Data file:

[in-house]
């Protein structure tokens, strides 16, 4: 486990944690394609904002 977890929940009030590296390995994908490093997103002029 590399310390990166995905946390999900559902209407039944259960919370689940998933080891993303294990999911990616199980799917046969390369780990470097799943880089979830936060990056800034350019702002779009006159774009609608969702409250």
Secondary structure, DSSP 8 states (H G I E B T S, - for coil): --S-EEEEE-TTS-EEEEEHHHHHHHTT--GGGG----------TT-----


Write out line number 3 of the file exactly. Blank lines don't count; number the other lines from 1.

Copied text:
Secondary structure, DSSP 8 states (H G I E B T S, - for coil): --S-EEEEE-TTS-EEEEEHHHHHHHTT--GGGG----------TT-----